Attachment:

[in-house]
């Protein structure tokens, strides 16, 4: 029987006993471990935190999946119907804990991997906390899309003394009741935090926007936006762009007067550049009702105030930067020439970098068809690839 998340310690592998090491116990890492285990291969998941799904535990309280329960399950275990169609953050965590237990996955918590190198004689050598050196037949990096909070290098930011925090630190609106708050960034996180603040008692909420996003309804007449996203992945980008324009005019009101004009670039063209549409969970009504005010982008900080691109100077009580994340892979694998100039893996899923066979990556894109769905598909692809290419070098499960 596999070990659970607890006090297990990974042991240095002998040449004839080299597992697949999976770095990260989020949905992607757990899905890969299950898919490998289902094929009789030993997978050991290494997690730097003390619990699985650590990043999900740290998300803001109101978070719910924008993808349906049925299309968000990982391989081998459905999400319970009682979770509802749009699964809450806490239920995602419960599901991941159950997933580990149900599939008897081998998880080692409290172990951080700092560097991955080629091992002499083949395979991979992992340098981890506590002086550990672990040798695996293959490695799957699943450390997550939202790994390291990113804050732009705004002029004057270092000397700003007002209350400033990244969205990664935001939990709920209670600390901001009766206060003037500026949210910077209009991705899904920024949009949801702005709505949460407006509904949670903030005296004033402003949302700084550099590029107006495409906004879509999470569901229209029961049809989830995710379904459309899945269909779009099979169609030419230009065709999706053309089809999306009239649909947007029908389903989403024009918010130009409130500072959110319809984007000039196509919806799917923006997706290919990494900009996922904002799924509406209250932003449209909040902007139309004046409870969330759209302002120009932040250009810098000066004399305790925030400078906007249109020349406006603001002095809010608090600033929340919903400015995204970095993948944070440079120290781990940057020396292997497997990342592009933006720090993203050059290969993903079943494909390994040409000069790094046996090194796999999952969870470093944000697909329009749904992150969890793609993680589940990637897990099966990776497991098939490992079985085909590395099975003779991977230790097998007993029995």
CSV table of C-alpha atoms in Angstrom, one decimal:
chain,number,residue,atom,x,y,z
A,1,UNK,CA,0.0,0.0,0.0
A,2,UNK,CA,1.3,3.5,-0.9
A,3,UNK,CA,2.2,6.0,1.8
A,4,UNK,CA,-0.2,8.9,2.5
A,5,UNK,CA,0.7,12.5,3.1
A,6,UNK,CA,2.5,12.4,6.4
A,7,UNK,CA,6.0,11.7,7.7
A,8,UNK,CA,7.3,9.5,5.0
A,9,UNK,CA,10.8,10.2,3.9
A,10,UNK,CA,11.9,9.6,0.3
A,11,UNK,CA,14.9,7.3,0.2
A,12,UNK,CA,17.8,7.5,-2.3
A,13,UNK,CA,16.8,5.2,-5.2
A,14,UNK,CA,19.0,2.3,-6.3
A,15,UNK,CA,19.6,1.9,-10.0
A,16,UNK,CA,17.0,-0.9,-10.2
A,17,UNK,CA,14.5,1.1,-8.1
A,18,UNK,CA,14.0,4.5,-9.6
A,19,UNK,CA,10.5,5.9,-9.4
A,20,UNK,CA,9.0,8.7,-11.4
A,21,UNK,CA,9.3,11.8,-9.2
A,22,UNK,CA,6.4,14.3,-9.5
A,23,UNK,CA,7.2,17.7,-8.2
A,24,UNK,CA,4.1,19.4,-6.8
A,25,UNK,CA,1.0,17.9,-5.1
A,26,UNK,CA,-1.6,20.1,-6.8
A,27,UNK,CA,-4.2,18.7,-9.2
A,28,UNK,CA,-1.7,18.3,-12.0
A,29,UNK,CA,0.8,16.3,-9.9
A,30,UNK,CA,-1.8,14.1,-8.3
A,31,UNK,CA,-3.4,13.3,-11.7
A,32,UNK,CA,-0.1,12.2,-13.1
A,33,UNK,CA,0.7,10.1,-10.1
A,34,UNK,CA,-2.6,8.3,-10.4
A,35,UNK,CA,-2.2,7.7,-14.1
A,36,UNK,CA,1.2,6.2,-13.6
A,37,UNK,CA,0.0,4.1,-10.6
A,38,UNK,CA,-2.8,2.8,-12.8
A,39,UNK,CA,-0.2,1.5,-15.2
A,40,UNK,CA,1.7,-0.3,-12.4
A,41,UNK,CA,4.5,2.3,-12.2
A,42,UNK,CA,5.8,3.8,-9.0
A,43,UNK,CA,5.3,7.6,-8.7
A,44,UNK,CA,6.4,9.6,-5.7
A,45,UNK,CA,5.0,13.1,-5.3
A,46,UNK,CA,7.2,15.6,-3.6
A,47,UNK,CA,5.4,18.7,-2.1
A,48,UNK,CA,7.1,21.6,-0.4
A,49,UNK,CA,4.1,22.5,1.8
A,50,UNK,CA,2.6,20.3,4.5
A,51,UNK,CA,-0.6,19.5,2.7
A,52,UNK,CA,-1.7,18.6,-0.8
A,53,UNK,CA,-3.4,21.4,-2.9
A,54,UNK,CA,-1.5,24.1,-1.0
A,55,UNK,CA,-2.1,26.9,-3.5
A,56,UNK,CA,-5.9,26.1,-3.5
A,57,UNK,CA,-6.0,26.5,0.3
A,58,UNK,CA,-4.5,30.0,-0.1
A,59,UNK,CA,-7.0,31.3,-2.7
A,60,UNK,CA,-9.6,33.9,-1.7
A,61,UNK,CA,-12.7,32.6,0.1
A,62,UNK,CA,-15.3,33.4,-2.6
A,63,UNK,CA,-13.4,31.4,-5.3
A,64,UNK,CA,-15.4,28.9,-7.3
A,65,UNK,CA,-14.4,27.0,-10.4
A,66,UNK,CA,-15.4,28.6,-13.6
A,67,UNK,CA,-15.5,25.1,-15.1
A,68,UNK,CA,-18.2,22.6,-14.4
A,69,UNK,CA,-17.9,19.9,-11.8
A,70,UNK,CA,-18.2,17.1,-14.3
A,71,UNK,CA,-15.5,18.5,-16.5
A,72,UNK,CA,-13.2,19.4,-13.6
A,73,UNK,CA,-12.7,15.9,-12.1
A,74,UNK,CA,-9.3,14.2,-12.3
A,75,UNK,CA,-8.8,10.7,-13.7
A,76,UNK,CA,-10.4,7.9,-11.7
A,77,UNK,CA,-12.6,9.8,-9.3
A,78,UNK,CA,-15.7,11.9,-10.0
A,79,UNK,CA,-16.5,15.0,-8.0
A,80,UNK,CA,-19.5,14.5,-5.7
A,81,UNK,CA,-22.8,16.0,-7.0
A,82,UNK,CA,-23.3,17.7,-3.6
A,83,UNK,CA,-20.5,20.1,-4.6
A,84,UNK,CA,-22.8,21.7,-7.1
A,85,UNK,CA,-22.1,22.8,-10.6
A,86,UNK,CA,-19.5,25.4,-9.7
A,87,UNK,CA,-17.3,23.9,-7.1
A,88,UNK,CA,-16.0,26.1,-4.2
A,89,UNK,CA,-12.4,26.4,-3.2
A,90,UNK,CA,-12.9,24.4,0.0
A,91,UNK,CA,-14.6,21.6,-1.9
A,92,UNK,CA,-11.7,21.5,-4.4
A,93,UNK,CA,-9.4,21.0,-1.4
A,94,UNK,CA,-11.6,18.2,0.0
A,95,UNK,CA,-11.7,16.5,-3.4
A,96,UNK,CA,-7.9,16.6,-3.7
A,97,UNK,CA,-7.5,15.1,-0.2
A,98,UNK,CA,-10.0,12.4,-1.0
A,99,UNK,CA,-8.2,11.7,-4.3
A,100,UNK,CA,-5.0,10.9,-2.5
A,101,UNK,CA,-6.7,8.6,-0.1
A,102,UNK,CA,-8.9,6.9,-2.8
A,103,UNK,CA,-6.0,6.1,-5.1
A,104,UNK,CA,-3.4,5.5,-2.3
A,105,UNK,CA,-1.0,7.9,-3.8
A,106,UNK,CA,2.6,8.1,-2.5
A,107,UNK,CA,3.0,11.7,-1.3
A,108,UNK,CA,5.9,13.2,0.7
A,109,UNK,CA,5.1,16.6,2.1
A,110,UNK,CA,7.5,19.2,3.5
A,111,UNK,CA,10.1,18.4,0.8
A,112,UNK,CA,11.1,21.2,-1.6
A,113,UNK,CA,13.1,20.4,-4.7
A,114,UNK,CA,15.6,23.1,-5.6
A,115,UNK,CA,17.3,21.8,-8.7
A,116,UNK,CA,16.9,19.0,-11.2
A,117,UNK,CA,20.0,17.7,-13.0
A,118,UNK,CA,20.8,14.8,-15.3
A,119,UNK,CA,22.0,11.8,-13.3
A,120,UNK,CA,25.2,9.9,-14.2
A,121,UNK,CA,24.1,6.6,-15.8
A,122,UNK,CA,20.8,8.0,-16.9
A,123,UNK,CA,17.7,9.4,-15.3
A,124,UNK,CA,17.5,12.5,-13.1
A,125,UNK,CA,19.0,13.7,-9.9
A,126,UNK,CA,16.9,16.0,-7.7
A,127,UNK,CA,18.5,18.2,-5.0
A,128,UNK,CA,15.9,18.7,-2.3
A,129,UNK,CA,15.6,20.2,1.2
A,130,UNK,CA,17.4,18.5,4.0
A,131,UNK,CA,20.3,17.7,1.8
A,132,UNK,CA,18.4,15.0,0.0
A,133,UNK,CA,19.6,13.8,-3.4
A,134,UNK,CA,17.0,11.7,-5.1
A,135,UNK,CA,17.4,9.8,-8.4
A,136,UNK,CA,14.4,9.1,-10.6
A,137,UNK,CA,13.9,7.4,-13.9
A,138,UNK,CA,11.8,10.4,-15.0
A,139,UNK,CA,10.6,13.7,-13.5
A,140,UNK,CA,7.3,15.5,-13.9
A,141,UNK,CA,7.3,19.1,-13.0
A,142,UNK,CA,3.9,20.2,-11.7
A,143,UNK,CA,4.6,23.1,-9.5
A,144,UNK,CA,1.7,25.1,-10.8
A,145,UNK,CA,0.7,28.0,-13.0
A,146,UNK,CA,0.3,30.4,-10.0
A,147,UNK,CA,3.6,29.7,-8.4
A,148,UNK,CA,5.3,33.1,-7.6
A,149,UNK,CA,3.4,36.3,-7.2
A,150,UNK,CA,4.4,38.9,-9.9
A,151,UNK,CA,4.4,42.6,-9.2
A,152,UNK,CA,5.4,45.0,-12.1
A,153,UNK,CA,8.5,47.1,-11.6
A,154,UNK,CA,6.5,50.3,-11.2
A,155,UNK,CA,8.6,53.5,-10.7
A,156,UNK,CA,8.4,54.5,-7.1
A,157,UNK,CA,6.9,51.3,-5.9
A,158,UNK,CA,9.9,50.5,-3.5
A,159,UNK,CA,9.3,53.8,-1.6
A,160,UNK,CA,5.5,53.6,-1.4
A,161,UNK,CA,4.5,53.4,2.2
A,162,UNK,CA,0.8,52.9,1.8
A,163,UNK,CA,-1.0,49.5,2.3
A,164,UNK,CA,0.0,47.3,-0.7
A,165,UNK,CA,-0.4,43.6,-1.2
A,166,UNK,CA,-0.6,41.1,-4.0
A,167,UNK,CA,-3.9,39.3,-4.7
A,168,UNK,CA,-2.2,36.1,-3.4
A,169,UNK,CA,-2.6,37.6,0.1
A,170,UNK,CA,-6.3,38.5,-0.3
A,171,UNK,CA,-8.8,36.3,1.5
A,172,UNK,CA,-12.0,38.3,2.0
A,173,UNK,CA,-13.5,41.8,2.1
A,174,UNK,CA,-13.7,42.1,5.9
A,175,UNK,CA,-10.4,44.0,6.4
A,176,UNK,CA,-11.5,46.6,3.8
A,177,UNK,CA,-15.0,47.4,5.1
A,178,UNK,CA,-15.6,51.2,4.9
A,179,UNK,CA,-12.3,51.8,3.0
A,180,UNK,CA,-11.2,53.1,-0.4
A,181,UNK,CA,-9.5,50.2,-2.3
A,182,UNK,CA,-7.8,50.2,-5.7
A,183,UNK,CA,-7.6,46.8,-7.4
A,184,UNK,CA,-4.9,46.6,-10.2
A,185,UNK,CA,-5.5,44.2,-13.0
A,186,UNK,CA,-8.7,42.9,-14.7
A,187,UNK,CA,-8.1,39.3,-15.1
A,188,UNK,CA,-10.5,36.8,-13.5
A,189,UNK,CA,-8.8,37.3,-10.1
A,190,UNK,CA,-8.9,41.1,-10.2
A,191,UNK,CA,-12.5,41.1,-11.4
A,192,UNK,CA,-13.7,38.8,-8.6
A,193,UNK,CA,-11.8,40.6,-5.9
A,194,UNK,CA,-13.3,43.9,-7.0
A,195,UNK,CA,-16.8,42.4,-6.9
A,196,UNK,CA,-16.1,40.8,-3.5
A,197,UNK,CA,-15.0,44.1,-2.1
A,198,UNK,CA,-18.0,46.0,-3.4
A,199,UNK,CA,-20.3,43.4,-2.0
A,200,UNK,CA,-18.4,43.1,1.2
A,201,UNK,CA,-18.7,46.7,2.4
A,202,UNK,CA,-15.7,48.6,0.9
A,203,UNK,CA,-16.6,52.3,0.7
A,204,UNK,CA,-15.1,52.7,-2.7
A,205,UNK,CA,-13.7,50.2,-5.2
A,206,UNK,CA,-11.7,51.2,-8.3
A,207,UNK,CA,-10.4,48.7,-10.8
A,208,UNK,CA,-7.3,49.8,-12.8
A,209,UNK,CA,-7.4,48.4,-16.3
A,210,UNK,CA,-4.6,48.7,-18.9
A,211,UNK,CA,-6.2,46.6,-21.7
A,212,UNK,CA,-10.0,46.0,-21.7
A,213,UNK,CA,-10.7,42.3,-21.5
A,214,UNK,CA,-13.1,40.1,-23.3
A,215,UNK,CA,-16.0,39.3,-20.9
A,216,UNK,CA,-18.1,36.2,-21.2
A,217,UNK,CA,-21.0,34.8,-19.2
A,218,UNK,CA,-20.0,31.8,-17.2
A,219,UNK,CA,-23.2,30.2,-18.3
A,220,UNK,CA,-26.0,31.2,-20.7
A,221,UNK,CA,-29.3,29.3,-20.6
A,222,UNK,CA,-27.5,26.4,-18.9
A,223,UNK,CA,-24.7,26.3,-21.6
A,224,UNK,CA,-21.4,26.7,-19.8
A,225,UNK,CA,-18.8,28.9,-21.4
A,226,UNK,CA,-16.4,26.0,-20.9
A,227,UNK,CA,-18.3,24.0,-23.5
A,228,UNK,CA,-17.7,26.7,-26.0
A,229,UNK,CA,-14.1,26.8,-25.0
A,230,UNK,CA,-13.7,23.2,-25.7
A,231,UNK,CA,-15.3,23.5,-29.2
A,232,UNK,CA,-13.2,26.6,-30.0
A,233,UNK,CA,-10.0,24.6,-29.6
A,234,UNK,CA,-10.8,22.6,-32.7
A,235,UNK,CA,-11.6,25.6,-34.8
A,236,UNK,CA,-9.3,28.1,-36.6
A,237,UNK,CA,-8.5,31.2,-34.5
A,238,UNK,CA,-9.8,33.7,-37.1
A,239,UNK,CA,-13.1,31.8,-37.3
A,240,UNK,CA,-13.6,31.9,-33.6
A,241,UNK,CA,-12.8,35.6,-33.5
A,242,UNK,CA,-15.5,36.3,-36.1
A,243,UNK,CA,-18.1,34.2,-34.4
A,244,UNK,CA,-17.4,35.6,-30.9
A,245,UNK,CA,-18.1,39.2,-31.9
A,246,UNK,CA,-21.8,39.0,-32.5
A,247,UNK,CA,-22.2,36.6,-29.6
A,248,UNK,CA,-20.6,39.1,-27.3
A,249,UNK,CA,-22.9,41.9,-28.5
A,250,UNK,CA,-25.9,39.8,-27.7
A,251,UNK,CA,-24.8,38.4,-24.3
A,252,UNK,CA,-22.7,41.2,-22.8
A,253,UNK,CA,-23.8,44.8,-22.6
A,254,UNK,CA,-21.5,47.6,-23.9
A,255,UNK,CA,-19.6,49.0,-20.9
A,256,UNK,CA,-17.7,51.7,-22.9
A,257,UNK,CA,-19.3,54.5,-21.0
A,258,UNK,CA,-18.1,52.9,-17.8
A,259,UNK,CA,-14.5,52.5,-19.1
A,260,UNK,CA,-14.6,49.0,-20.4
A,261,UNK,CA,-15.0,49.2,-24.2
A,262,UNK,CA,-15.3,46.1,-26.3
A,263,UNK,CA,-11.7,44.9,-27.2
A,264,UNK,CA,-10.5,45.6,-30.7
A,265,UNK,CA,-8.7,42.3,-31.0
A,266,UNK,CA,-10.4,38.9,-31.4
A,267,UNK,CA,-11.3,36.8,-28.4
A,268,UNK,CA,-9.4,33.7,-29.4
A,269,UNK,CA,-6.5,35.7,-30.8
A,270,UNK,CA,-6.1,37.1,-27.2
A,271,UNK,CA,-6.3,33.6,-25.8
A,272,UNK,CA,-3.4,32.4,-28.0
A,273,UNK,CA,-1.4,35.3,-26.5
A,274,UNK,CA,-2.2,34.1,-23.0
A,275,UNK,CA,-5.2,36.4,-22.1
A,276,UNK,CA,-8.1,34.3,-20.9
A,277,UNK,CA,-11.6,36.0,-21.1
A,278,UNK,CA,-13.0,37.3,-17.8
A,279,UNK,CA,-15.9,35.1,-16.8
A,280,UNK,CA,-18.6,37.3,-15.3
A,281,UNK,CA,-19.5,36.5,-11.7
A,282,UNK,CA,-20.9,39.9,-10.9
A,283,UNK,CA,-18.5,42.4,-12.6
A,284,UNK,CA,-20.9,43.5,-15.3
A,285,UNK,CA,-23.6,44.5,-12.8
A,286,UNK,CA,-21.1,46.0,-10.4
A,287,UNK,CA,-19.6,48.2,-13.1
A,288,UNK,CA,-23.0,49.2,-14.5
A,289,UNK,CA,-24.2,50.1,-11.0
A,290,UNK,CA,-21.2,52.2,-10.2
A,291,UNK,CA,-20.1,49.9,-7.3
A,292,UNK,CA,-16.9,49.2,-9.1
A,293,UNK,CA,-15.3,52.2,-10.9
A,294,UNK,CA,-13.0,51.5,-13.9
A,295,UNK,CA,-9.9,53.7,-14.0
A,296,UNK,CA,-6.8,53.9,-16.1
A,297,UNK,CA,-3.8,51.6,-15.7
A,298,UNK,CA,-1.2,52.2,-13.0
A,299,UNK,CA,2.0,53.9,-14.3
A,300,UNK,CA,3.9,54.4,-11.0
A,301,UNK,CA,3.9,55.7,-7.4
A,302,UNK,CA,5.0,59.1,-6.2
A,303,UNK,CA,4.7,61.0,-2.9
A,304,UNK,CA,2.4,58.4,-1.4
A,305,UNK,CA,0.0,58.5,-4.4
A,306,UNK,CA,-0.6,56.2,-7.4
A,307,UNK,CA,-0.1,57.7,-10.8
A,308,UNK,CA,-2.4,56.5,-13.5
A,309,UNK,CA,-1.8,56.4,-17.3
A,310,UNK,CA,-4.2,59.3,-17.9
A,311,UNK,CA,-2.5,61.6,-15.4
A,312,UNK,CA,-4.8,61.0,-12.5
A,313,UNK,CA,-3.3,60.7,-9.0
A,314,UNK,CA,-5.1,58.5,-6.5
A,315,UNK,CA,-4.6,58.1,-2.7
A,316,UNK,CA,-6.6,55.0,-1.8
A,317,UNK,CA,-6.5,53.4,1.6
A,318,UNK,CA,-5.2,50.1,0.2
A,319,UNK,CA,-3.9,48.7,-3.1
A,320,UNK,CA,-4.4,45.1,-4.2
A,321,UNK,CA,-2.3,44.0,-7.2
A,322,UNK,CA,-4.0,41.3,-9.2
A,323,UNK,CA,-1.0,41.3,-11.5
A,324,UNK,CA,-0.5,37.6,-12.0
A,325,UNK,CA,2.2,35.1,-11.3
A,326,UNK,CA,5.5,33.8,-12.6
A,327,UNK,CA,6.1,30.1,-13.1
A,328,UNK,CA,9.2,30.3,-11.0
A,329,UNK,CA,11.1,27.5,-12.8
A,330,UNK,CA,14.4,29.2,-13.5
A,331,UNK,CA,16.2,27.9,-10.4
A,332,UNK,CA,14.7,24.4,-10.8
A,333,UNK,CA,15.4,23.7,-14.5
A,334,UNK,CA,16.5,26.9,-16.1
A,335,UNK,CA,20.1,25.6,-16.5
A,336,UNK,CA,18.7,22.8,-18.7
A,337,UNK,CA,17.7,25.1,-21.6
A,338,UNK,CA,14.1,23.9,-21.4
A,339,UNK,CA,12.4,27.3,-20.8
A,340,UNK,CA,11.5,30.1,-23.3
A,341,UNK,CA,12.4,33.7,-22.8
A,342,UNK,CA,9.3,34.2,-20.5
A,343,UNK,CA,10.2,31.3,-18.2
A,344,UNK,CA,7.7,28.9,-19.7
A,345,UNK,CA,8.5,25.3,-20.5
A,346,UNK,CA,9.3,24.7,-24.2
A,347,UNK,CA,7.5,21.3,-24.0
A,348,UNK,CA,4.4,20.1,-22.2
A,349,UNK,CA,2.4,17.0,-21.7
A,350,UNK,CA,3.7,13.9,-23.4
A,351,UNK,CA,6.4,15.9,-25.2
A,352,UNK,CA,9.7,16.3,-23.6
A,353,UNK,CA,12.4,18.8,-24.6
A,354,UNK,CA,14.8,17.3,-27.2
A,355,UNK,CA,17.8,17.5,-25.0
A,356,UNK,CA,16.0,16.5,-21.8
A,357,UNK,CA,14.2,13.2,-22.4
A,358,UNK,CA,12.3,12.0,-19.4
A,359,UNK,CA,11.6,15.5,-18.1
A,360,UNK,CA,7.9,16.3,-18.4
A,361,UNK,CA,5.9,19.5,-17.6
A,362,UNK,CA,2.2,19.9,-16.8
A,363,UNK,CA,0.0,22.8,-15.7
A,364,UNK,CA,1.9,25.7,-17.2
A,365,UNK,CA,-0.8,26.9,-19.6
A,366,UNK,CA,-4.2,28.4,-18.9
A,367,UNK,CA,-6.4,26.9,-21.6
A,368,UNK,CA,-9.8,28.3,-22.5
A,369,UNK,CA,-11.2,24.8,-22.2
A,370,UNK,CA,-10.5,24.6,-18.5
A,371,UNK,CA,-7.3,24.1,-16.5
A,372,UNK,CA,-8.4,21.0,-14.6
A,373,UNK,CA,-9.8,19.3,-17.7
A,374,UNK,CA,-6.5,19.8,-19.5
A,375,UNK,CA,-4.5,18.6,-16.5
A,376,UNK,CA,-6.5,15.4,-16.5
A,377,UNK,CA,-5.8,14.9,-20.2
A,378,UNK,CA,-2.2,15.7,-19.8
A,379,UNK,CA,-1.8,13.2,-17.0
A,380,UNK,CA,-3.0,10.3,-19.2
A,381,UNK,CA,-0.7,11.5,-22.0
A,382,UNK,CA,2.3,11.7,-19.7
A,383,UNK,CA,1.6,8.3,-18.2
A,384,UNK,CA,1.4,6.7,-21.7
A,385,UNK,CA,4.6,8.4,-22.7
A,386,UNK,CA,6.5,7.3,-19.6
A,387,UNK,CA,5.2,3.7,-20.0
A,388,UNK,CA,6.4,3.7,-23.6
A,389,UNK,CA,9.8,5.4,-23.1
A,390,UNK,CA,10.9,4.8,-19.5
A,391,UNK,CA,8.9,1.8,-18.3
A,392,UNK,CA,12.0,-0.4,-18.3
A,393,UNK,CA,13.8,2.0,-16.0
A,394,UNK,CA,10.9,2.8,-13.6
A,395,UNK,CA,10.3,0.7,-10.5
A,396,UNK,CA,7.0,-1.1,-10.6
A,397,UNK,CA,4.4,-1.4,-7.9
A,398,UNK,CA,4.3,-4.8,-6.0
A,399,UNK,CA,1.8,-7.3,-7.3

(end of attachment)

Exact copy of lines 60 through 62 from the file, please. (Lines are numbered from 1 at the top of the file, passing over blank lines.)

A,56,UNK,CA,-5.9,26.1,-3.5
A,57,UNK,CA,-6.0,26.5,0.3
A,58,UNK,CA,-4.5,30.0,-0.1